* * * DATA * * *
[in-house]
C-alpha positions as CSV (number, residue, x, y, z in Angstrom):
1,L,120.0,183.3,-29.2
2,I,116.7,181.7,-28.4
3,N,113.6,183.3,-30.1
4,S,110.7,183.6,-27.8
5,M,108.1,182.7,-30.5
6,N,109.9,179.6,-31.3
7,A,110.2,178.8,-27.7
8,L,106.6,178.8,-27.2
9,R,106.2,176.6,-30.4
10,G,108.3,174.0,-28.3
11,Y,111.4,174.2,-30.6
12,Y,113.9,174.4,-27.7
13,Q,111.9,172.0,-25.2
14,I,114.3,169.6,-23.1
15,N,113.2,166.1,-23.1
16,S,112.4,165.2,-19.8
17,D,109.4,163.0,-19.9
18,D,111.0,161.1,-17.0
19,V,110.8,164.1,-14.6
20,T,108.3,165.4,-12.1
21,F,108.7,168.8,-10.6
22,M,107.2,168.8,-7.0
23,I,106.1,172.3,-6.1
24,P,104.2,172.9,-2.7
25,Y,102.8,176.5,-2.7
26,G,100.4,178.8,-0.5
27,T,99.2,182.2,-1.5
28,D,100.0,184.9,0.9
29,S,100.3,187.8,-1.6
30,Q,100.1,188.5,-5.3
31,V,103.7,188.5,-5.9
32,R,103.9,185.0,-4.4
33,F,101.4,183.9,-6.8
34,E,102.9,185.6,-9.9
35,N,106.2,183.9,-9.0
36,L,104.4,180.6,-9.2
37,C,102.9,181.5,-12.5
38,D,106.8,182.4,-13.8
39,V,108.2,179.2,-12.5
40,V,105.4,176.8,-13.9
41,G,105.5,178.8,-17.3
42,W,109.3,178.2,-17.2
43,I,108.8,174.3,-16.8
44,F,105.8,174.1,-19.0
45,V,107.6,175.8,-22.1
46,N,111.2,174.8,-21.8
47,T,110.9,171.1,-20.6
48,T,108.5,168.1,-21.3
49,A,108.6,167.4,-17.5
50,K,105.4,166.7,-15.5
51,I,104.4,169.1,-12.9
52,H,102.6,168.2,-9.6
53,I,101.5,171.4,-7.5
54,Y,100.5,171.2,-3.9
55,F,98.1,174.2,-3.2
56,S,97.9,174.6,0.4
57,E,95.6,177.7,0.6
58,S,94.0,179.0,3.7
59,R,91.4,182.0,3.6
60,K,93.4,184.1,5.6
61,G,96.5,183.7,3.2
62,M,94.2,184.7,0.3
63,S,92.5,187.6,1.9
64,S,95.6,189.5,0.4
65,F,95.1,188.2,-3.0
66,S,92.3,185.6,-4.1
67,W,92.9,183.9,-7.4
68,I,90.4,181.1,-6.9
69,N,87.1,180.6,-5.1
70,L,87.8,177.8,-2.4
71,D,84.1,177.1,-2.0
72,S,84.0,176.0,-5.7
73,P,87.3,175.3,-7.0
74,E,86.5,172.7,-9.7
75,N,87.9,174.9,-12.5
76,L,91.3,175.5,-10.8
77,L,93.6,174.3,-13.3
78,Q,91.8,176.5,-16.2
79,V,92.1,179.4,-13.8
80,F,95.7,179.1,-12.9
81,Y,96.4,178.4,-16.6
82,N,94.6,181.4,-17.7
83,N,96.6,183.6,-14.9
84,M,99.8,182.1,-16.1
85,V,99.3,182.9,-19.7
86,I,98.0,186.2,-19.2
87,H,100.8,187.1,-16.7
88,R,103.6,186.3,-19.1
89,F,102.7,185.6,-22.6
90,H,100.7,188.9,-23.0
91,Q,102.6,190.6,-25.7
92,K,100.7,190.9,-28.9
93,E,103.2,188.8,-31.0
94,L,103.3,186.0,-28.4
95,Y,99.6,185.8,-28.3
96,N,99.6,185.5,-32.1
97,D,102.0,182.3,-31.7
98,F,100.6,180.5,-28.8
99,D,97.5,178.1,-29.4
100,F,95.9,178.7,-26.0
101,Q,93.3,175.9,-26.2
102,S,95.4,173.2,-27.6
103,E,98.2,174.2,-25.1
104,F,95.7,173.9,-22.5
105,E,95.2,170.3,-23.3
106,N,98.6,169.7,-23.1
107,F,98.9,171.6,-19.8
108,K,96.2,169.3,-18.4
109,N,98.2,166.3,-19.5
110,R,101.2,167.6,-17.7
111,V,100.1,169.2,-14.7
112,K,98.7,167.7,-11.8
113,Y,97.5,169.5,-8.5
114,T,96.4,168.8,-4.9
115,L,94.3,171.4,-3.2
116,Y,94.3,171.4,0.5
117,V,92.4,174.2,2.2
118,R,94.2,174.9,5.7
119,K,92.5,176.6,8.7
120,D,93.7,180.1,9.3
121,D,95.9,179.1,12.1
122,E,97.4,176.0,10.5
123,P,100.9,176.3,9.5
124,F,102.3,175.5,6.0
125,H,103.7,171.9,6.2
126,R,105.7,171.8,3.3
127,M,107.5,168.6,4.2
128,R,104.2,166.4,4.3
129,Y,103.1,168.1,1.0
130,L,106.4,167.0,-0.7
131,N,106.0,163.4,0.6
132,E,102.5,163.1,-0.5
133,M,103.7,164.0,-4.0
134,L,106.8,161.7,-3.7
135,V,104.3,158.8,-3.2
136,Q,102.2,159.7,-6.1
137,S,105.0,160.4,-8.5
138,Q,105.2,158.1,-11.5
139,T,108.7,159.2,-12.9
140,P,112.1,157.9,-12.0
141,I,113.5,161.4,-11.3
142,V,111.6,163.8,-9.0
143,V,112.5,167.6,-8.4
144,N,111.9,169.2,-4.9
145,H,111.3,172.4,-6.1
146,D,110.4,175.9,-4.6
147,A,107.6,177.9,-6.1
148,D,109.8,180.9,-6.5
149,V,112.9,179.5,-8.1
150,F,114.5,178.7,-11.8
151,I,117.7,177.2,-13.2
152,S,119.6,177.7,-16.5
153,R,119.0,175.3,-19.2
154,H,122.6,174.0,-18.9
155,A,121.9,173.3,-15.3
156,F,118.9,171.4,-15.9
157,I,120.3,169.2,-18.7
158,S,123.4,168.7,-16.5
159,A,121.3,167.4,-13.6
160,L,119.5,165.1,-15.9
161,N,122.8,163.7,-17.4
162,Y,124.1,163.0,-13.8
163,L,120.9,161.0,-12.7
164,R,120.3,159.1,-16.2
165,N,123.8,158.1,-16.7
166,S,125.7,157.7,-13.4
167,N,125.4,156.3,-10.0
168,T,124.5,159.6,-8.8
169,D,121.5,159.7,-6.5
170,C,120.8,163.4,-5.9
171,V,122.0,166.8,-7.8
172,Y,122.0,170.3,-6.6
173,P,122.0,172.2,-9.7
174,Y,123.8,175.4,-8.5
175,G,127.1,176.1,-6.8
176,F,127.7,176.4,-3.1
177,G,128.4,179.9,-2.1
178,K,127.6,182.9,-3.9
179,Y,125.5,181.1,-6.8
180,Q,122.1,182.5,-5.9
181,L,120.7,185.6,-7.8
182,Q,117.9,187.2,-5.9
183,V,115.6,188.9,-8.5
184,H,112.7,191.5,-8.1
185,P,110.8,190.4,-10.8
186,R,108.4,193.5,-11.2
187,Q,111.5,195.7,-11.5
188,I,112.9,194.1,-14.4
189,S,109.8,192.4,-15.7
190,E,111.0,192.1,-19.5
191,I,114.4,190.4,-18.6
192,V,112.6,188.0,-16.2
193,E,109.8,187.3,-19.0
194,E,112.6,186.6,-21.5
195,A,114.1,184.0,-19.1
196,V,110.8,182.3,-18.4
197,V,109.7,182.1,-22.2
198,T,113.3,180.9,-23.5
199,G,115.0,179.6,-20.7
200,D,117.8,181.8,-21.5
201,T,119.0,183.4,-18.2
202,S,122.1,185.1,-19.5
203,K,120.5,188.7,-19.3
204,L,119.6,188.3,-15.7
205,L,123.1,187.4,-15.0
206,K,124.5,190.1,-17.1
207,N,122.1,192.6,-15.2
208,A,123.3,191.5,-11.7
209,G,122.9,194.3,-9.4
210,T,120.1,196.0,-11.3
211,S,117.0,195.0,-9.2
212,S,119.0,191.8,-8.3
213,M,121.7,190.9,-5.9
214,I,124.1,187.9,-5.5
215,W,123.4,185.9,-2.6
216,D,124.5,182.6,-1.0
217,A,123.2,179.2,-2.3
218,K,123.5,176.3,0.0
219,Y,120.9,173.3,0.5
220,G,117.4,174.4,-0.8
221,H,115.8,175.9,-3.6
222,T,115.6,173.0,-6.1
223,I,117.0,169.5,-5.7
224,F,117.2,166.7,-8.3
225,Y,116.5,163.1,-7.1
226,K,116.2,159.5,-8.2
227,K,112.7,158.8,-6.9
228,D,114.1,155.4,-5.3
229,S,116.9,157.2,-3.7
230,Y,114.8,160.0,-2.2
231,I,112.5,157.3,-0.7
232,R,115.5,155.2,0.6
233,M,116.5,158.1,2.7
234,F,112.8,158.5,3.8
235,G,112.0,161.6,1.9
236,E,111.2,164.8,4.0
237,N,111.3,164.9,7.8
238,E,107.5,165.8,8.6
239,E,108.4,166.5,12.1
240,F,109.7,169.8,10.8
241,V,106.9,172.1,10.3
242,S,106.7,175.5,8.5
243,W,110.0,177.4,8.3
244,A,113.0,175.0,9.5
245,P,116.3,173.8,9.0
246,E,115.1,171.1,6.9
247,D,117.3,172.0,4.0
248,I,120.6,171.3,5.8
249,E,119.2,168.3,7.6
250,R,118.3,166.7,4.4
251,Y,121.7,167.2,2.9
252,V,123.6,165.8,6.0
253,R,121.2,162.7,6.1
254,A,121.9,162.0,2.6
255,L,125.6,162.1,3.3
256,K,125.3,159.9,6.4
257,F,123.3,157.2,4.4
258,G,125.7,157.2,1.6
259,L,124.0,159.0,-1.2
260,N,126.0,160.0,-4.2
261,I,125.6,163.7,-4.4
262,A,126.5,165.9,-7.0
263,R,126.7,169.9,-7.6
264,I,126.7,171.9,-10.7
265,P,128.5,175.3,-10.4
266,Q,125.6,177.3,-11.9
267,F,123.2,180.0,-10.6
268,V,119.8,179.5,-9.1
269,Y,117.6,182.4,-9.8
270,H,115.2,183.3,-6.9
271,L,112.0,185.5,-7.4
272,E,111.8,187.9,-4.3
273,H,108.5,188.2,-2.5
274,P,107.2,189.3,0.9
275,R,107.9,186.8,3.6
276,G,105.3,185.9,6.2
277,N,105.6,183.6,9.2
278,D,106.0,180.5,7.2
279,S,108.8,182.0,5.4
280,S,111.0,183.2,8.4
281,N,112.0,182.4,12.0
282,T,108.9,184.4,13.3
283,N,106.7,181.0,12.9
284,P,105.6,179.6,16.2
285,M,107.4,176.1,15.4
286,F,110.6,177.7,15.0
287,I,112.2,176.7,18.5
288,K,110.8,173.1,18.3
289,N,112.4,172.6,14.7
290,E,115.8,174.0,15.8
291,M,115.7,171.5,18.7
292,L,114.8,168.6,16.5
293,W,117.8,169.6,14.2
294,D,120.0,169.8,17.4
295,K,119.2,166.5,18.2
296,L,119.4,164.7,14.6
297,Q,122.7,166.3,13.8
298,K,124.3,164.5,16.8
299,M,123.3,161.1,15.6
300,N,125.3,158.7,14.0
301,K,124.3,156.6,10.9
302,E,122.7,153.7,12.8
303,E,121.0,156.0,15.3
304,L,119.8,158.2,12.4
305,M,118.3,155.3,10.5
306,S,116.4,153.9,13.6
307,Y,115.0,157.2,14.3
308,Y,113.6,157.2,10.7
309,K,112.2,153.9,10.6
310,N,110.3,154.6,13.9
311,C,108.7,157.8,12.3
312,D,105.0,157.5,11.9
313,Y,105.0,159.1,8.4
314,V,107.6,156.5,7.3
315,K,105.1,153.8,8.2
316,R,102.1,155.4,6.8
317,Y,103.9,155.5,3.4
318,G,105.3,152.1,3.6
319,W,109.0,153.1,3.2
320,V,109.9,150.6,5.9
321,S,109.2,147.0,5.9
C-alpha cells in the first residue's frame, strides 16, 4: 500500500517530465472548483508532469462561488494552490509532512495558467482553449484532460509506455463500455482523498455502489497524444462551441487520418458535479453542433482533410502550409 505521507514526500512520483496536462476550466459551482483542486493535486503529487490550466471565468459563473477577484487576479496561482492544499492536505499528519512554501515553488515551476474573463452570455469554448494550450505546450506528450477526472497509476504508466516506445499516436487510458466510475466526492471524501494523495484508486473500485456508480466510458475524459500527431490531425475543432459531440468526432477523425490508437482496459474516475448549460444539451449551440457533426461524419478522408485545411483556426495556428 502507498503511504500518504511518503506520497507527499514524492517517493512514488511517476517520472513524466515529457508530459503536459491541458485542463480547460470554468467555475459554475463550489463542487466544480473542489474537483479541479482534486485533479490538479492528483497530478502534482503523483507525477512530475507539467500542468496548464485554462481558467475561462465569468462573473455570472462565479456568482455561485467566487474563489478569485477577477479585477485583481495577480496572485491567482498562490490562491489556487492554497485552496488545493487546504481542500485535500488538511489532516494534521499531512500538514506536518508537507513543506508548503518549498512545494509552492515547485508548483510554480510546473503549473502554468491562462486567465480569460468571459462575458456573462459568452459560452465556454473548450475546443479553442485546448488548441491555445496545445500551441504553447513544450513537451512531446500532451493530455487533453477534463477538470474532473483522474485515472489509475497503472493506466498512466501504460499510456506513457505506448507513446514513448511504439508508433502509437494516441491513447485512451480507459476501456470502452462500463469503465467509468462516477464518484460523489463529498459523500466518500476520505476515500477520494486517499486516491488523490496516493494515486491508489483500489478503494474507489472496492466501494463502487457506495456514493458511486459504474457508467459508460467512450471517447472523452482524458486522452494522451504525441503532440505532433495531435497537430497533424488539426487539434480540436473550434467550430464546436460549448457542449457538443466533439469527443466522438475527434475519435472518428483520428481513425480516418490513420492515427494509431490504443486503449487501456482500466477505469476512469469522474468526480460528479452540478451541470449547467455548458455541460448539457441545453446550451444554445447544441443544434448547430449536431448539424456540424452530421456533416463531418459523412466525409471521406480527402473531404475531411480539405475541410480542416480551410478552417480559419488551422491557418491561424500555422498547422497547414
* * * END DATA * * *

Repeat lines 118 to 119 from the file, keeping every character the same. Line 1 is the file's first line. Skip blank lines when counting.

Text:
116,Y,94.3,171.4,0.5
117,V,92.4,174.2,2.2